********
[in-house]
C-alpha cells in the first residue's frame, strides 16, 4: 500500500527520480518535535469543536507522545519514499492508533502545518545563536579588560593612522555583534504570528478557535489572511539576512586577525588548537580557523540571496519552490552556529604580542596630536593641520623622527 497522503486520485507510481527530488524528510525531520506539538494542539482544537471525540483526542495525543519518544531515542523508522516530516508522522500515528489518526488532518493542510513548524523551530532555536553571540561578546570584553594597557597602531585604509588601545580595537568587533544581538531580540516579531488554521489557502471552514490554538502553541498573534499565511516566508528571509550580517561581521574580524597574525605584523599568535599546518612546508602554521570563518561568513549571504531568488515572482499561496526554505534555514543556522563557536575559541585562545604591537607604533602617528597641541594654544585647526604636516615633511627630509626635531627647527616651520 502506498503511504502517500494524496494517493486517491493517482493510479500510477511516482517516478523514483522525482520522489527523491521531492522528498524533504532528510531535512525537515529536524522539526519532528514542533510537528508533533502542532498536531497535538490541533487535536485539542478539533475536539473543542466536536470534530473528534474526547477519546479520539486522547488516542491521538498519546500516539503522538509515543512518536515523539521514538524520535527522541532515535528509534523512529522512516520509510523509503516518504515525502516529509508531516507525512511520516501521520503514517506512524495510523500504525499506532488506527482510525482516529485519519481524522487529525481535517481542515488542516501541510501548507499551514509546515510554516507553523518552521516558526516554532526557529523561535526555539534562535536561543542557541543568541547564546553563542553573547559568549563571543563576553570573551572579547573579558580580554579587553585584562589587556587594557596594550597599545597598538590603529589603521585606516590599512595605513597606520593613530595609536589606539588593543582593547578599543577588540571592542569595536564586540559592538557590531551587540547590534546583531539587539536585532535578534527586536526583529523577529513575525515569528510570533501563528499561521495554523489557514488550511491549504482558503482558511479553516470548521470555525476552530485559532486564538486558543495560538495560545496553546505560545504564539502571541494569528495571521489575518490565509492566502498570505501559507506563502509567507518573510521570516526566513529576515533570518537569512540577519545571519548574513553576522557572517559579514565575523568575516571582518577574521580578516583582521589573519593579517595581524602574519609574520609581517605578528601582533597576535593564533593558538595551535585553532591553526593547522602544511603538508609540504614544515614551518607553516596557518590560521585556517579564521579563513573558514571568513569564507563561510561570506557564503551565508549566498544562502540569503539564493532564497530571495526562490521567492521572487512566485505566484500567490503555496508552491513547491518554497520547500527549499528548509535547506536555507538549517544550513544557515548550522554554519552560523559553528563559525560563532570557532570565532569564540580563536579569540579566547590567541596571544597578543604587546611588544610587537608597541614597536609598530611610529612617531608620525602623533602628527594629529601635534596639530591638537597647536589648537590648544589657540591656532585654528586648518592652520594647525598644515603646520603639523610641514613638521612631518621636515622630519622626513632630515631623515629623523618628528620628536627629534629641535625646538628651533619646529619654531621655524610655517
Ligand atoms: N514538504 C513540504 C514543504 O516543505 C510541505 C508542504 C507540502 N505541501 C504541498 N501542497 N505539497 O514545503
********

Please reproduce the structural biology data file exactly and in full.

[in-house]
C-alpha cells in the first residue's frame, strides 16, 4: 500500500527520480518535535469543536507522545519514499492508533502545518545563536579588560593612522555583534504570528478557535489572511539576512586577525588548537580557523540571496519552490552556529604580542596630536593641520623622527 497522503486520485507510481527530488524528510525531520506539538494542539482544537471525540483526542495525543519518544531515542523508522516530516508522522500515528489518526488532518493542510513548524523551530532555536553571540561578546570584553594597557597602531585604509588601545580595537568587533544581538531580540516579531488554521489557502471552514490554538502553541498573534499565511516566508528571509550580517561581521574580524597574525605584523599568535599546518612546508602554521570563518561568513549571504531568488515572482499561496526554505534555514543556522563557536575559541585562545604591537607604533602617528597641541594654544585647526604636516615633511627630509626635531627647527616651520 502506498503511504502517500494524496494517493486517491493517482493510479500510477511516482517516478523514483522525482520522489527523491521531492522528498524533504532528510531535512525537515529536524522539526519532528514542533510537528508533533502542532498536531497535538490541533487535536485539542478539533475536539473543542466536536470534530473528534474526547477519546479520539486522547488516542491521538498519546500516539503522538509515543512518536515523539521514538524520535527522541532515535528509534523512529522512516520509510523509503516518504515525502516529509508531516507525512511520516501521520503514517506512524495510523500504525499506532488506527482510525482516529485519519481524522487529525481535517481542515488542516501541510501548507499551514509546515510554516507553523518552521516558526516554532526557529523561535526555539534562535536561543542557541543568541547564546553563542553573547559568549563571543563576553570573551572579547573579558580580554579587553585584562589587556587594557596594550597599545597598538590603529589603521585606516590599512595605513597606520593613530595609536589606539588593543582593547578599543577588540571592542569595536564586540559592538557590531551587540547590534546583531539587539536585532535578534527586536526583529523577529513575525515569528510570533501563528499561521495554523489557514488550511491549504482558503482558511479553516470548521470555525476552530485559532486564538486558543495560538495560545496553546505560545504564539502571541494569528495571521489575518490565509492566502498570505501559507506563502509567507518573510521570516526566513529576515533570518537569512540577519545571519548574513553576522557572517559579514565575523568575516571582518577574521580578516583582521589573519593579517595581524602574519609574520609581517605578528601582533597576535593564533593558538595551535585553532591553526593547522602544511603538508609540504614544515614551518607553516596557518590560521585556517579564521579563513573558514571568513569564507563561510561570506557564503551565508549566498544562502540569503539564493532564497530571495526562490521567492521572487512566485505566484500567490503555496508552491513547491518554497520547500527549499528548509535547506536555507538549517544550513544557515548550522554554519552560523559553528563559525560563532570557532570565532569564540580563536579569540579566547590567541596571544597578543604587546611588544610587537608597541614597536609598530611610529612617531608620525602623533602628527594629529601635534596639530591638537597647536589648537590648544589657540591656532585654528586648518592652520594647525598644515603646520603639523610641514613638521612631518621636515622630519622626513632630515631623515629623523618628528620628536627629534629641535625646538628651533619646529619654531621655524610655517
Ligand atoms: N514538504 C513540504 C514543504 O516543505 C510541505 C508542504 C507540502 N505541501 C504541498 N501542497 N505539497 O514545503